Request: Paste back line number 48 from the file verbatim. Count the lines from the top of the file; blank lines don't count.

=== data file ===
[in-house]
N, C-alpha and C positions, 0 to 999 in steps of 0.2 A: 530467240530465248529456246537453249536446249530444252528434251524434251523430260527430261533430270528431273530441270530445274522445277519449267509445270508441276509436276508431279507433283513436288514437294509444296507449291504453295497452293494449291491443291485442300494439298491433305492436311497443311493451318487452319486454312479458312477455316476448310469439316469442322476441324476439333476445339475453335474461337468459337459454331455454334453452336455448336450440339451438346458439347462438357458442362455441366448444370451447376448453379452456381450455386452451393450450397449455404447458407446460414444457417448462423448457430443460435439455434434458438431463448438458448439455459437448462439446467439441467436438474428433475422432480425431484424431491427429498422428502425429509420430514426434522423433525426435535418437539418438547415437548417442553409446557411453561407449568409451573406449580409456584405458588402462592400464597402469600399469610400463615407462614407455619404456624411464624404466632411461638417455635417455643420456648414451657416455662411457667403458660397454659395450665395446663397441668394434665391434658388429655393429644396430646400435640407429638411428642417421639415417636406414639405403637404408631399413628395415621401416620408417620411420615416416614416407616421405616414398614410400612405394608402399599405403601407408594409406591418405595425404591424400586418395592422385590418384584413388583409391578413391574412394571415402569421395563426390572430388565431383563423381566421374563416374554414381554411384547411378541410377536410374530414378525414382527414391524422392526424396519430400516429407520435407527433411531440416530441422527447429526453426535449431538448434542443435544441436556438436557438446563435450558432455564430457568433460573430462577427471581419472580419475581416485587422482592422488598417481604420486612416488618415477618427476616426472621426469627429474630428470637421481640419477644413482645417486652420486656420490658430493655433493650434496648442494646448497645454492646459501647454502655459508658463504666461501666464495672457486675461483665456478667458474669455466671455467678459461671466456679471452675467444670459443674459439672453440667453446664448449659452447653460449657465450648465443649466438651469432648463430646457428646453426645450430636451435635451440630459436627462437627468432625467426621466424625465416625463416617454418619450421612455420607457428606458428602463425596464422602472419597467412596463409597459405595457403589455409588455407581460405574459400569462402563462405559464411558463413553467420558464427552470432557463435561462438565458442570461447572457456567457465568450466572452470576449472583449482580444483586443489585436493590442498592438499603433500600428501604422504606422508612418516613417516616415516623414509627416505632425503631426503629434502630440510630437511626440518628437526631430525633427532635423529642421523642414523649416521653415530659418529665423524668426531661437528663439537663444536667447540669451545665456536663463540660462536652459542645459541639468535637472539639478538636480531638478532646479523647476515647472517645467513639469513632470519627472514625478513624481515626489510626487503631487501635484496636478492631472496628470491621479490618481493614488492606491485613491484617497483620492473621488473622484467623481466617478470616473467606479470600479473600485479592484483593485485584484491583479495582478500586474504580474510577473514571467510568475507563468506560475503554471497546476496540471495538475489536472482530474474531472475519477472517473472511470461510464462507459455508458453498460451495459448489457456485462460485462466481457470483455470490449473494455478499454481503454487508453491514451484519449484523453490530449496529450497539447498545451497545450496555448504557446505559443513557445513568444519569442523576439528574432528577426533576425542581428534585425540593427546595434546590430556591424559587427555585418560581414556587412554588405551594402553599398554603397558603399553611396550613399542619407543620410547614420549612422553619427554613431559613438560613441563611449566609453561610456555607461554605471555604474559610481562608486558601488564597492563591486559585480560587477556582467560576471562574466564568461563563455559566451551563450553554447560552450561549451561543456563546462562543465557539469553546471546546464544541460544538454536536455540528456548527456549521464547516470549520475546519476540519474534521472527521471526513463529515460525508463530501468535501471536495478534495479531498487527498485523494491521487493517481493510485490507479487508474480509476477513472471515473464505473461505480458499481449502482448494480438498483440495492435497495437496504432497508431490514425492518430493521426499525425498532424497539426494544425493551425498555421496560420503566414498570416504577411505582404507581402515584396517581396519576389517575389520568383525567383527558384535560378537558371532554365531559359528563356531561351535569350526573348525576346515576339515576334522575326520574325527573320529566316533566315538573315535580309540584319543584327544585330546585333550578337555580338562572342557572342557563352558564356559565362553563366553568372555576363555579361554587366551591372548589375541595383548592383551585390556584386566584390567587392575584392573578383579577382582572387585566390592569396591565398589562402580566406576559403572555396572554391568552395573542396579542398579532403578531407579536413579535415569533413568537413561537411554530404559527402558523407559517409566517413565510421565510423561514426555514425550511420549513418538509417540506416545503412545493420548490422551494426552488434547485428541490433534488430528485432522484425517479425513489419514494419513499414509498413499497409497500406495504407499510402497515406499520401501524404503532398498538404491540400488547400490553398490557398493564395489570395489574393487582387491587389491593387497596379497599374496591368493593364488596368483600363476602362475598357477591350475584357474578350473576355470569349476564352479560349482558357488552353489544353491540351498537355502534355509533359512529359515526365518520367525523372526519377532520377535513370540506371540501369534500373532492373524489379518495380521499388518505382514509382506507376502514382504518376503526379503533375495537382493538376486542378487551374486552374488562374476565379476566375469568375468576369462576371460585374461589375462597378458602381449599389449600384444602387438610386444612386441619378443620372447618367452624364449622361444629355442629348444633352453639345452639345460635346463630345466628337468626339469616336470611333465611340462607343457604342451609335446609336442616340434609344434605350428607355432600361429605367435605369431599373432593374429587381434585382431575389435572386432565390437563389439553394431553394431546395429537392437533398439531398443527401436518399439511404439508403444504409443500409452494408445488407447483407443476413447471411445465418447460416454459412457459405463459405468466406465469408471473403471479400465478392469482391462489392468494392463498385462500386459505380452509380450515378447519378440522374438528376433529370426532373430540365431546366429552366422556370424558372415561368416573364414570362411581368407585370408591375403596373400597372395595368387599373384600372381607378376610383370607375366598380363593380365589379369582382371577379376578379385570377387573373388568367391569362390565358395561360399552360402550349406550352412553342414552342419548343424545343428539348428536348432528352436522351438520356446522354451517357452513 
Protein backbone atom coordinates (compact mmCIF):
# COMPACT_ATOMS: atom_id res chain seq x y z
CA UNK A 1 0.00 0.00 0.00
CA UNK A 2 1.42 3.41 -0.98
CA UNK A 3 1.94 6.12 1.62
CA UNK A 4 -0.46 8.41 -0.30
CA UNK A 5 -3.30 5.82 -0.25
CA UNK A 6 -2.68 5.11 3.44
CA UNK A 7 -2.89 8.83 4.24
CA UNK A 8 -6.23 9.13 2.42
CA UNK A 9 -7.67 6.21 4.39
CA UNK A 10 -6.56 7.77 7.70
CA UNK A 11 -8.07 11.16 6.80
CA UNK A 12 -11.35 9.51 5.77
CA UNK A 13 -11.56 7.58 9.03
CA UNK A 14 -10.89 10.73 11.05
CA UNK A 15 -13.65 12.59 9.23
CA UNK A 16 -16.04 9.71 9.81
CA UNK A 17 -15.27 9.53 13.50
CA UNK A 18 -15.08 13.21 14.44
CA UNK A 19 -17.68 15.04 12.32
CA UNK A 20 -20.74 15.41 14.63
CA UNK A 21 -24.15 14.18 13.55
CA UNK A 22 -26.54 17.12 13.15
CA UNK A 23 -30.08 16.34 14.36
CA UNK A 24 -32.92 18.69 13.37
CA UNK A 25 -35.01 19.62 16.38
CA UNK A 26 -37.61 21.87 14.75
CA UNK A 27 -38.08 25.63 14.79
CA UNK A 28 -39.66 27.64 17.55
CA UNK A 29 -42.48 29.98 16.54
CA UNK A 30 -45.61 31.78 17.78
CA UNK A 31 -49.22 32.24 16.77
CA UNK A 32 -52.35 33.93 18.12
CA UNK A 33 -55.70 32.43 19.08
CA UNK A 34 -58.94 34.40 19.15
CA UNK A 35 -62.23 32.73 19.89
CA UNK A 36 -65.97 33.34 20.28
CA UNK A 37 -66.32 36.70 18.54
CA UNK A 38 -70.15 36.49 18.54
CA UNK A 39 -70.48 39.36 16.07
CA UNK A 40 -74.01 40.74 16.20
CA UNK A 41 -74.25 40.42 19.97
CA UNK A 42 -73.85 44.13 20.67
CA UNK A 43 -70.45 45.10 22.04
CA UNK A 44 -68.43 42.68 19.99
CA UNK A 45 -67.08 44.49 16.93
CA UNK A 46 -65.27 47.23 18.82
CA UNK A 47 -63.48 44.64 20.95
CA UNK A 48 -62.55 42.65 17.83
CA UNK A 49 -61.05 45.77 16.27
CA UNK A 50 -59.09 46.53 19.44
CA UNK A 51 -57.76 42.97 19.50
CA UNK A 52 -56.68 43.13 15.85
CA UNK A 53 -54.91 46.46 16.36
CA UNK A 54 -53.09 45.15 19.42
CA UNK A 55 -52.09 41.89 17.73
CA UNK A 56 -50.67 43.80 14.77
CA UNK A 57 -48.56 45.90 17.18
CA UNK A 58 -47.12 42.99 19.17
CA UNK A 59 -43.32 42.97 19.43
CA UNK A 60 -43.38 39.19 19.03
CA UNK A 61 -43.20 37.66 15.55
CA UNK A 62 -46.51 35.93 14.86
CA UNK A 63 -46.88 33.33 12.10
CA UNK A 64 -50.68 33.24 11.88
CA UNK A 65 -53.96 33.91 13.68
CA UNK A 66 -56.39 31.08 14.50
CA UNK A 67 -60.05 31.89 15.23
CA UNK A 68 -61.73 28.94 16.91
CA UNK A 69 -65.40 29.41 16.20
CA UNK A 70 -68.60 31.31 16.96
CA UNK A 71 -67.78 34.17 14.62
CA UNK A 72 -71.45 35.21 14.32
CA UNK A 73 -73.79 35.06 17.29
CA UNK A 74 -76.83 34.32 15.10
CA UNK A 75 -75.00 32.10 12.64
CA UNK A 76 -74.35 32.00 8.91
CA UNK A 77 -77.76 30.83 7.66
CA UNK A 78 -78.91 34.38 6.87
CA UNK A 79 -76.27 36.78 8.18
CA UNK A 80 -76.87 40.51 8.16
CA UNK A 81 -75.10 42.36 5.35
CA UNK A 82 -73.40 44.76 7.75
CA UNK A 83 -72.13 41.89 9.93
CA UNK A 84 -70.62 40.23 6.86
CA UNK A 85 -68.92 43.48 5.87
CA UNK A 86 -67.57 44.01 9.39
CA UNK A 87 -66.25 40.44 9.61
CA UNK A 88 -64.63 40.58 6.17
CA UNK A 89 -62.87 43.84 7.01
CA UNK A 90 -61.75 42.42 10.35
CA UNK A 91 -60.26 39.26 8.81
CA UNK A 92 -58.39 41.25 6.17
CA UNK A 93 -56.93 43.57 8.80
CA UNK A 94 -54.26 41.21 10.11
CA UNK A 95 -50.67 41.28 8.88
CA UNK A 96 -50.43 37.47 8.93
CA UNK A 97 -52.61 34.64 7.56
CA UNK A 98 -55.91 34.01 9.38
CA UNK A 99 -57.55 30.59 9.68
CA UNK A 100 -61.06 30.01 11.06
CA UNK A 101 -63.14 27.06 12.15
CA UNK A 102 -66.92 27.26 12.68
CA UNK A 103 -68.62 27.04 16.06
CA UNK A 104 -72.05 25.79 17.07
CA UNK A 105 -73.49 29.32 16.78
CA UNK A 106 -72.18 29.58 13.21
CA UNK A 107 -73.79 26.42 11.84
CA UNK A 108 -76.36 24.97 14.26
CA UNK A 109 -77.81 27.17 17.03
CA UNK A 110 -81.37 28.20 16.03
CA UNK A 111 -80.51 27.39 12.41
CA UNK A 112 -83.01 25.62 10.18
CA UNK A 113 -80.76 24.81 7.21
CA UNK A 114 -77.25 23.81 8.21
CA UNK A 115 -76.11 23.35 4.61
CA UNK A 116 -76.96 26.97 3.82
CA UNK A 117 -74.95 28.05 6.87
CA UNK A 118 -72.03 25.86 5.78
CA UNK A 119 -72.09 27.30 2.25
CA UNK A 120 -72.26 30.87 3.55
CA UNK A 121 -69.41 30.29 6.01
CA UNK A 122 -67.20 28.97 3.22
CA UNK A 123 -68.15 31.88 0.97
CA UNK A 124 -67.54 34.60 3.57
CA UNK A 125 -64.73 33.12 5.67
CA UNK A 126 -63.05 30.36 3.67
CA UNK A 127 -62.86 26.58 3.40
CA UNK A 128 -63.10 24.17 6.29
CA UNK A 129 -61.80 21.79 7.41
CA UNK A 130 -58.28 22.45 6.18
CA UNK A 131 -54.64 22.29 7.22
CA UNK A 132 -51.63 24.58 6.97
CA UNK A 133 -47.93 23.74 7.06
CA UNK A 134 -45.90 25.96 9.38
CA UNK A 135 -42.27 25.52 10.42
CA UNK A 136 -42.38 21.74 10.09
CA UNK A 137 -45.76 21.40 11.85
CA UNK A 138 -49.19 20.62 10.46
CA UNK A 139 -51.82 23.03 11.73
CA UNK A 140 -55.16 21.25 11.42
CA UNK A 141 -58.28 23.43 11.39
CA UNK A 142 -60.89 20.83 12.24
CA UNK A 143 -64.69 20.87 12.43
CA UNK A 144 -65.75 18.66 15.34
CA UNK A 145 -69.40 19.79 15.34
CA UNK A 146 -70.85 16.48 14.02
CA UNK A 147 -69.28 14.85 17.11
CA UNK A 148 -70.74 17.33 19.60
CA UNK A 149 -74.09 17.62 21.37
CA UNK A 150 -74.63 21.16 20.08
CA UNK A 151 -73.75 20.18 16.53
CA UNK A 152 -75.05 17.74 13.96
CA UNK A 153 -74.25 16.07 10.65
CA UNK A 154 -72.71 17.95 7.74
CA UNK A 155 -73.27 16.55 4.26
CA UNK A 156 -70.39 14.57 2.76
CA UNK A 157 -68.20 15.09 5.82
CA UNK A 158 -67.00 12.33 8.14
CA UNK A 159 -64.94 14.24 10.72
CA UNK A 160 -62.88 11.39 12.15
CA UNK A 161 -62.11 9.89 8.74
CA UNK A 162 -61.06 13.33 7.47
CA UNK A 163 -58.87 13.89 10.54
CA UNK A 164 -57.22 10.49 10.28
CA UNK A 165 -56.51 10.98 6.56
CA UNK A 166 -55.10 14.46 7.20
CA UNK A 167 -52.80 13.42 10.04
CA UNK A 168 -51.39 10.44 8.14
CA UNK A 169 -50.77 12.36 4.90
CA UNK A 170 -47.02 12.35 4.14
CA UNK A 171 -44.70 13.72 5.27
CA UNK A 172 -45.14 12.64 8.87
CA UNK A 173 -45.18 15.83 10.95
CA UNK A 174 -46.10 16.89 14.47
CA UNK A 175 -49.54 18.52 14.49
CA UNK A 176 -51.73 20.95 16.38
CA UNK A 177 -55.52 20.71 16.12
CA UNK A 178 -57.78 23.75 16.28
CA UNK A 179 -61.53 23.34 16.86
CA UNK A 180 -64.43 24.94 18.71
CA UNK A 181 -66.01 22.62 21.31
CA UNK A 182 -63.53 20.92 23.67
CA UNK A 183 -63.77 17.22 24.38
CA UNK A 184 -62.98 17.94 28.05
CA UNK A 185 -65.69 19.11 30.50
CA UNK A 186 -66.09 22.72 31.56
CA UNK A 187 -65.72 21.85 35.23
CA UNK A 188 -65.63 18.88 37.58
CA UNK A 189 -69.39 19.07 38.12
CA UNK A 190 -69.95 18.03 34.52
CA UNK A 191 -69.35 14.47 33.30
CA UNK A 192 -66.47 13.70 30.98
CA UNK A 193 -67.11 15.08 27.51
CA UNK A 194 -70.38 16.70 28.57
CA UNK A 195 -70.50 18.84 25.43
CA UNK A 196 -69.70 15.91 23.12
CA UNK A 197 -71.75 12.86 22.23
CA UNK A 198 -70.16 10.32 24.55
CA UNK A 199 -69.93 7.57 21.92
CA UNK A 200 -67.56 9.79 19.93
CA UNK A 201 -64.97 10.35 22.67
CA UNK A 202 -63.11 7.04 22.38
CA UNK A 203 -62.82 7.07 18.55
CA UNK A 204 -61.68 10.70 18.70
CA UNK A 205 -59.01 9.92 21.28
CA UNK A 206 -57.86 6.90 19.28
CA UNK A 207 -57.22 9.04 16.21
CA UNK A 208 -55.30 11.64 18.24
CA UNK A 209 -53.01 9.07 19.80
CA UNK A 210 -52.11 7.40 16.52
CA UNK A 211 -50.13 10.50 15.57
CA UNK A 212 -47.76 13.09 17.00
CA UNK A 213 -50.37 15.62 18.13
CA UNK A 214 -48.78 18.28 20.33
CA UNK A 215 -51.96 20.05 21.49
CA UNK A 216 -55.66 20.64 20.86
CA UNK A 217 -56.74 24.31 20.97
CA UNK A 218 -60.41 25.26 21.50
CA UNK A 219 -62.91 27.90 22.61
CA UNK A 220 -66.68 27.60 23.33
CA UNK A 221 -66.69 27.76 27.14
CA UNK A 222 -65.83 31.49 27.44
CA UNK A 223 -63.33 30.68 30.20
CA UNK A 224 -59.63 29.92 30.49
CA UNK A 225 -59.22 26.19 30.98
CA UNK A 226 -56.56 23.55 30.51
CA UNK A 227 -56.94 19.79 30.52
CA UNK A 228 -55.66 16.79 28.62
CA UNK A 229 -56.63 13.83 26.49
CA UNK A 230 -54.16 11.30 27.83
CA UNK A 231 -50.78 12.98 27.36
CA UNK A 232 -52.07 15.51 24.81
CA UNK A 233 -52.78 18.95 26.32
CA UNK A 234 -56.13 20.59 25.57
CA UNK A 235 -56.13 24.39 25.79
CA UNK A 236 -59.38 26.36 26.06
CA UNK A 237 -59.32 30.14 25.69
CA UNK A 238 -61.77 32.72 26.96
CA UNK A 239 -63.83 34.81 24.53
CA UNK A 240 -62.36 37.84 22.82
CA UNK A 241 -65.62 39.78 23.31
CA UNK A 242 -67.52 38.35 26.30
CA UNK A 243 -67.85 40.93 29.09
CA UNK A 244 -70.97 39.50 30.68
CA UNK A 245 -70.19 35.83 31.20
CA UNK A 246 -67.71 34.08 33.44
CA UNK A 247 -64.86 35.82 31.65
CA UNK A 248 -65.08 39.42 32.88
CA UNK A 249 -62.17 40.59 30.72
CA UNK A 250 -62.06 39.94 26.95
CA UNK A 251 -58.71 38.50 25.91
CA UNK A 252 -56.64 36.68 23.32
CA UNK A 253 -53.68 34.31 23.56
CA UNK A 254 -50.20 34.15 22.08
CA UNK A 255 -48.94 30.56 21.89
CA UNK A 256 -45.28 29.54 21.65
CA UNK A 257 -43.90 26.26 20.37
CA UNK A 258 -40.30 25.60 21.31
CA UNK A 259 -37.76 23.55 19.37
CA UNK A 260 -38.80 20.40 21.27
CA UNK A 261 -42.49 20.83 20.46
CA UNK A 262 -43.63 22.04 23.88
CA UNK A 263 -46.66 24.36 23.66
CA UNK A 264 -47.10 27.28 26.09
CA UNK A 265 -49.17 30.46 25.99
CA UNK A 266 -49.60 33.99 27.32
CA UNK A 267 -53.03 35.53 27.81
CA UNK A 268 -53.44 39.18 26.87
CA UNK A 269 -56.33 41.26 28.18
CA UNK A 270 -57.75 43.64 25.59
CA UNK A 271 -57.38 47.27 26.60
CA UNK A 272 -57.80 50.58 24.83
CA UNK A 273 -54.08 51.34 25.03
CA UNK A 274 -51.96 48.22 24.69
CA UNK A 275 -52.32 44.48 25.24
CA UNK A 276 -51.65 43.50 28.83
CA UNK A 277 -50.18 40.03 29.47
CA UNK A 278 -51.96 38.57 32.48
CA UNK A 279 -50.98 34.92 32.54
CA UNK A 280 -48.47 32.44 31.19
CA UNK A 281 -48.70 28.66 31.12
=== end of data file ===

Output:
CA UNK A 44 -68.43 42.68 19.99